SINGAPORE – The costs of labor and building materials in the construction sector have skyrocketed since the start of the Covid-19 pandemic, delaying projects and affecting the cash flow of companies in the Supply Chain.
Here are the main costs that businesses face:
Before the pandemic, a basic skilled worker earned about $ 800 per month, according to the Straits Times. More skilled workers earned $ 1,600.
But there has been a shortage of workers over the past year due to tighter border rules and secure management measures.
Companies with workers whose work permits have expired have also encountered difficulties in renewing them.
As a result, wages have increased by 10 to 50%, as companies compete for an increasingly tight labor pool. Poaching of workers with the promise of higher wages has become more common.
The Singapore Contractors Association (Scal) said average wage costs rose 46% for similar jobs compared to the time before the pandemic.
2. Taxes on foreign workers
Entrepreneurs are also impacted by the levies on foreign workers, which range from $ 300 to $ 950 per month, depending on the skill level of the worker.
The levy discount for eligible construction workers has been increased from $ 90 per month before May to $ 250 for the period between May and the end of December.
Lian Beng Executive Chairman Ong Pang Aik said that although the rebates have helped, the government should continue to lower the levy until the industry recovers, to offset the sharp rise in wages.
A worker’s pay could be double their base salary once costs such as sampling, accommodation, food expenses, overtime as well as mandatory testing for Covid-19 and others. Safe management measures are taken into account, according to ST.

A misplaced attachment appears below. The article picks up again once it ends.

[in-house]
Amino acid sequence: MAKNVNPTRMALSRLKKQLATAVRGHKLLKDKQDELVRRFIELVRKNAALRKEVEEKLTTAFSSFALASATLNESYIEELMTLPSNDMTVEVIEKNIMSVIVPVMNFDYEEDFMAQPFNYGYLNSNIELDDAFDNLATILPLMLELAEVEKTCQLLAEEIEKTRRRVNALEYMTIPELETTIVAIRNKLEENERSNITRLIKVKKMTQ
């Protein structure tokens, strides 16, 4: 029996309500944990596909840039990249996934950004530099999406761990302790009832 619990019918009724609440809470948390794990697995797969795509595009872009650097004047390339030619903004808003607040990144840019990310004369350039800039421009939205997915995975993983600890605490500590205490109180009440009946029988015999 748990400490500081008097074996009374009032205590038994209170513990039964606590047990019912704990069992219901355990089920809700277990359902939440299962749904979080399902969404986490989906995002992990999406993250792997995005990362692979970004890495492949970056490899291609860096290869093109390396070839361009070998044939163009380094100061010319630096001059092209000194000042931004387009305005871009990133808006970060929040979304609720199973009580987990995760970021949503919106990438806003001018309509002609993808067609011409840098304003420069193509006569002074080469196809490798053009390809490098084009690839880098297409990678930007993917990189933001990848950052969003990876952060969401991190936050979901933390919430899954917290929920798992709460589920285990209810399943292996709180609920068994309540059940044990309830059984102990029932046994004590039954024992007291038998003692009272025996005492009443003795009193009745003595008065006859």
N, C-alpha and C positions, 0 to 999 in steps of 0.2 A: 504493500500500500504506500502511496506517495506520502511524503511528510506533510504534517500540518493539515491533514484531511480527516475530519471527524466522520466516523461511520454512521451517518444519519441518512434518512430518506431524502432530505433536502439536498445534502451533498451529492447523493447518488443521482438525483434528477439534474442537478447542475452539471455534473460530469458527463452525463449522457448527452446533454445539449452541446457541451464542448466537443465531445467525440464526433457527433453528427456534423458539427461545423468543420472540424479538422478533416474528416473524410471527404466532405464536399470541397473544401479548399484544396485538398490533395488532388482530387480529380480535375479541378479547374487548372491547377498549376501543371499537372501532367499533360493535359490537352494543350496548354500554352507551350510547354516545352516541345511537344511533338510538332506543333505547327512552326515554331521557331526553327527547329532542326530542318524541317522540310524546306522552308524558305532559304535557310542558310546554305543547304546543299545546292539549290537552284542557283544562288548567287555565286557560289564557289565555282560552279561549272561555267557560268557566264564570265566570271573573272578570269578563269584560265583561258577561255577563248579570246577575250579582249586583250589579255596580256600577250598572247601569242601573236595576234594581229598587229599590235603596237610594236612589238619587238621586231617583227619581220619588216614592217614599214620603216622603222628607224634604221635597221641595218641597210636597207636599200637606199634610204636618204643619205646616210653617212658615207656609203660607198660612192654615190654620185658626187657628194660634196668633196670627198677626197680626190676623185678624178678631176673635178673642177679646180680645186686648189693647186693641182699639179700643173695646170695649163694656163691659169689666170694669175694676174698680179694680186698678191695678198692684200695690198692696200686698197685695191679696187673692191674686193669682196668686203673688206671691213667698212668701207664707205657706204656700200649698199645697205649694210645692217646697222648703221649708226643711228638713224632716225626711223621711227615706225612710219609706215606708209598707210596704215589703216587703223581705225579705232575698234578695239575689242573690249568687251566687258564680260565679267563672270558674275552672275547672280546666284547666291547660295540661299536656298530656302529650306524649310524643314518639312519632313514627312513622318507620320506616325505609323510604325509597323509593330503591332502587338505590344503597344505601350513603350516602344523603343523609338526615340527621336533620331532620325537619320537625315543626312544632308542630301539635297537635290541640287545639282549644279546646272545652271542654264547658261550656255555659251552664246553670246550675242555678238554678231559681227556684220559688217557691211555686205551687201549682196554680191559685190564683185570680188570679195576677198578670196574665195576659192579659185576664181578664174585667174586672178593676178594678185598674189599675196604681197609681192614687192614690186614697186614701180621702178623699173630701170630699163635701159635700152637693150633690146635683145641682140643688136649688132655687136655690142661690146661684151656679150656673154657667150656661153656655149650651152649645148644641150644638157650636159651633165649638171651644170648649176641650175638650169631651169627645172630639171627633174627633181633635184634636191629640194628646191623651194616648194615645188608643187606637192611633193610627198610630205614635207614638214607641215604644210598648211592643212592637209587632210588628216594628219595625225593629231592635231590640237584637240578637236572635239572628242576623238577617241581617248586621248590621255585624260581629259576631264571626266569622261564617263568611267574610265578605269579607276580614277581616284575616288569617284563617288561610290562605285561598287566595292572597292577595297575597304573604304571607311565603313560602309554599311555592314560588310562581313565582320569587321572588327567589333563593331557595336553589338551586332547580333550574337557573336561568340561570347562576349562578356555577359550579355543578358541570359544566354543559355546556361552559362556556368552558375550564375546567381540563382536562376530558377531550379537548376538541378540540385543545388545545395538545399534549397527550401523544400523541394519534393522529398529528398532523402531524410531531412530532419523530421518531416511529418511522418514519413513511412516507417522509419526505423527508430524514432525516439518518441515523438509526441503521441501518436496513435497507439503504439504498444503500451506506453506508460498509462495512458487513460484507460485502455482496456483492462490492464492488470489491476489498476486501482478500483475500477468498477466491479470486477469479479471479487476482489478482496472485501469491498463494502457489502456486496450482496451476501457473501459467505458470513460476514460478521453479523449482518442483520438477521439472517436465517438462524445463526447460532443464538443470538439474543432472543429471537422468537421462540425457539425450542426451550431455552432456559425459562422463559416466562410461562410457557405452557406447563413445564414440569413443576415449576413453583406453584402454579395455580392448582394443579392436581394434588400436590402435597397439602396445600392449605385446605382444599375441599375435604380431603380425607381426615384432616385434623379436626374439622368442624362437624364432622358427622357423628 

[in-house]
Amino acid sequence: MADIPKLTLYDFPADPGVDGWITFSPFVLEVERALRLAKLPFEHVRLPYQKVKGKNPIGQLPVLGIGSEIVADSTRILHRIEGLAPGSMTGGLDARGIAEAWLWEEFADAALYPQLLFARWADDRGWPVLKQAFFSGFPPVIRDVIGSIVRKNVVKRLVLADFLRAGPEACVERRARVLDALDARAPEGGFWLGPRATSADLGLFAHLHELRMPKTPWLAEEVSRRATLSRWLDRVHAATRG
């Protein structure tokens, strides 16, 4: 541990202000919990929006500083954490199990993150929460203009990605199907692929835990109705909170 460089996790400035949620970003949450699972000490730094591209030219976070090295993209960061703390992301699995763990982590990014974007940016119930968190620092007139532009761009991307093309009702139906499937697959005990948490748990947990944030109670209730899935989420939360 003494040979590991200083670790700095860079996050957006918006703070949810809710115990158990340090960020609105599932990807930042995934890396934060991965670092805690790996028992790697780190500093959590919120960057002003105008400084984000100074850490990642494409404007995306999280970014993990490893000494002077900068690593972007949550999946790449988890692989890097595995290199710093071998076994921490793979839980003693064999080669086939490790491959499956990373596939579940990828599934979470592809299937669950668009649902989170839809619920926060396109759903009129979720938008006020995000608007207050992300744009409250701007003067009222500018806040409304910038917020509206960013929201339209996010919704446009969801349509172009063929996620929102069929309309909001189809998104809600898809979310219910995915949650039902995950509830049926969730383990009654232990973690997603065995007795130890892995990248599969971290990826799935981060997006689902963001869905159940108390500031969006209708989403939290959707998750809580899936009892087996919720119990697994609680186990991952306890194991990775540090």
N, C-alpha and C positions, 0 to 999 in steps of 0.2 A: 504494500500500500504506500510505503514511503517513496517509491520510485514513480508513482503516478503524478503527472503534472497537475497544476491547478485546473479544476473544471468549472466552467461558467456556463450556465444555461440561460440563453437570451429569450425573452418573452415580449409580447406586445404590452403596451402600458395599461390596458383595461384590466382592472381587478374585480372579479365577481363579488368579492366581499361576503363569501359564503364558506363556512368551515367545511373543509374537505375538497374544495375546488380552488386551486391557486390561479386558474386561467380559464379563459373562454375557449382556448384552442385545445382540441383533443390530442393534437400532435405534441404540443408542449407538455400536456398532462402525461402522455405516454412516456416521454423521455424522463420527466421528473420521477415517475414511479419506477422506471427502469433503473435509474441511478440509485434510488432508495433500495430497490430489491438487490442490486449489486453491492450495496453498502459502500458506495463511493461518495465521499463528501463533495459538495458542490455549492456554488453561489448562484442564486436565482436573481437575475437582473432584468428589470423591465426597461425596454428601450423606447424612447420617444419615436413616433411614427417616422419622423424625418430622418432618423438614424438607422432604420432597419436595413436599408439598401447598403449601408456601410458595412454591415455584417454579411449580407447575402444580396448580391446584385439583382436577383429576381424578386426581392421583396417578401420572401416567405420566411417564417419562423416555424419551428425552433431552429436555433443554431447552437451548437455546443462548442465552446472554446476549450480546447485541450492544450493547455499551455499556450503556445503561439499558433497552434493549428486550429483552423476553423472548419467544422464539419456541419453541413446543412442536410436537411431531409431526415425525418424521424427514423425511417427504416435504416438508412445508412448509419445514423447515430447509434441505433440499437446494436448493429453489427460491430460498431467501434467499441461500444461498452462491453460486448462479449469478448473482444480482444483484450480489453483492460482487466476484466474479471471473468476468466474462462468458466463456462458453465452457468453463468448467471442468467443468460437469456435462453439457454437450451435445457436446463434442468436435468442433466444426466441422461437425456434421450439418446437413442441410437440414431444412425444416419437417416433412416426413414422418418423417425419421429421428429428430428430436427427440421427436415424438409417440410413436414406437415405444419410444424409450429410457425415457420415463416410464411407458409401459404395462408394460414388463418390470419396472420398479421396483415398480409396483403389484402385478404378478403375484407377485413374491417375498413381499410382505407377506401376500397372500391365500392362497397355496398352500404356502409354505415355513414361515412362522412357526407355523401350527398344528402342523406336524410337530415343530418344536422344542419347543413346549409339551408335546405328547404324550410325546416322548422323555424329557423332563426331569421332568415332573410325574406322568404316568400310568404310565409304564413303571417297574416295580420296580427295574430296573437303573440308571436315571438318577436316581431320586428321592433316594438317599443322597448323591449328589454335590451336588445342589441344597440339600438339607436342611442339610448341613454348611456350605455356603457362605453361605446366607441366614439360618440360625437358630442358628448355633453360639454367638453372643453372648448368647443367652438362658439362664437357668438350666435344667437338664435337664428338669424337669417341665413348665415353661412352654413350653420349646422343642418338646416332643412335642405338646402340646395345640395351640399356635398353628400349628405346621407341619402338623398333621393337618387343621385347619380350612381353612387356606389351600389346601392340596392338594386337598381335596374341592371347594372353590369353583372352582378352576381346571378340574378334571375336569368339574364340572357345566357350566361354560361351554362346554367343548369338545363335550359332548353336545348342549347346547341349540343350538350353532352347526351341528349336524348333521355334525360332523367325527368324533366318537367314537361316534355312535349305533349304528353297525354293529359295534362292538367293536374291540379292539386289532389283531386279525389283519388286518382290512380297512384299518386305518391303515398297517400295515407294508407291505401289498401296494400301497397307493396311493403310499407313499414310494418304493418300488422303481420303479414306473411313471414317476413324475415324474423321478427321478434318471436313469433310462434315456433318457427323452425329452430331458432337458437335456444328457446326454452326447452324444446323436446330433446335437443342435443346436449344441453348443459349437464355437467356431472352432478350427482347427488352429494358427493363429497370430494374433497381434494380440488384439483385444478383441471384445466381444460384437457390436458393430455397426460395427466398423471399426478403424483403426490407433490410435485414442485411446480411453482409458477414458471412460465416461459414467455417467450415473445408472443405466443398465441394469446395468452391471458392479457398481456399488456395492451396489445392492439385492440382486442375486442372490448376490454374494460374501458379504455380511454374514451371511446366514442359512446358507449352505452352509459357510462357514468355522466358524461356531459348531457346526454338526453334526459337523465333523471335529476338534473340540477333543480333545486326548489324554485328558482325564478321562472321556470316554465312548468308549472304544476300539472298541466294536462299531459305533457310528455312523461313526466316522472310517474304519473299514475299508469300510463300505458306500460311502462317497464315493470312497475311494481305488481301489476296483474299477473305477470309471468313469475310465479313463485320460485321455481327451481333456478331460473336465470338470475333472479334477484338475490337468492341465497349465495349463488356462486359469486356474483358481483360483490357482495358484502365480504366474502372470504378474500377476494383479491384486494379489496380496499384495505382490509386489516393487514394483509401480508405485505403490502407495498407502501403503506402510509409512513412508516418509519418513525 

Workers entering Singapore must also serve a stay-at-home notice at dedicated facilities that their company must pay for.
3. Construction materials
The prices of major building materials such as steel, copper and aluminum have skyrocketed since March of last year due to supply constraints.
Mr Darrell Lim, executive director of BRC Asia, said a drop in production in China as lockdowns hampered supply, along with growing global demand, had pushed prices to record highs.
Steel, for example, has jumped nearly 40 percent per tonne since the start of last year, the Building and Construction Authority noted.
As a result, material costs for steel rebar increased by 54 percent, aluminum by 59 percent, copper by 81 percent and concrete by more than 20 percent, according to Scal.
Other materials such as cement, granite, sand and ready-mixed concrete increased by 3-10%.
Singapore imports most of its building materials. A delay in global deliveries caused by the closure of several key Chinese port terminals has pushed freight rates up, said Mick Aw, senior advisor at consultancy Moore Stephens.
These disruptions have resulted in a shortage of ships and containers, exacerbating cost pressures on construction companies here.
Freight rates from China to Europe have already doubled since the middle of last year, while rates between Asia and the United States have increased by 400%, Aw said.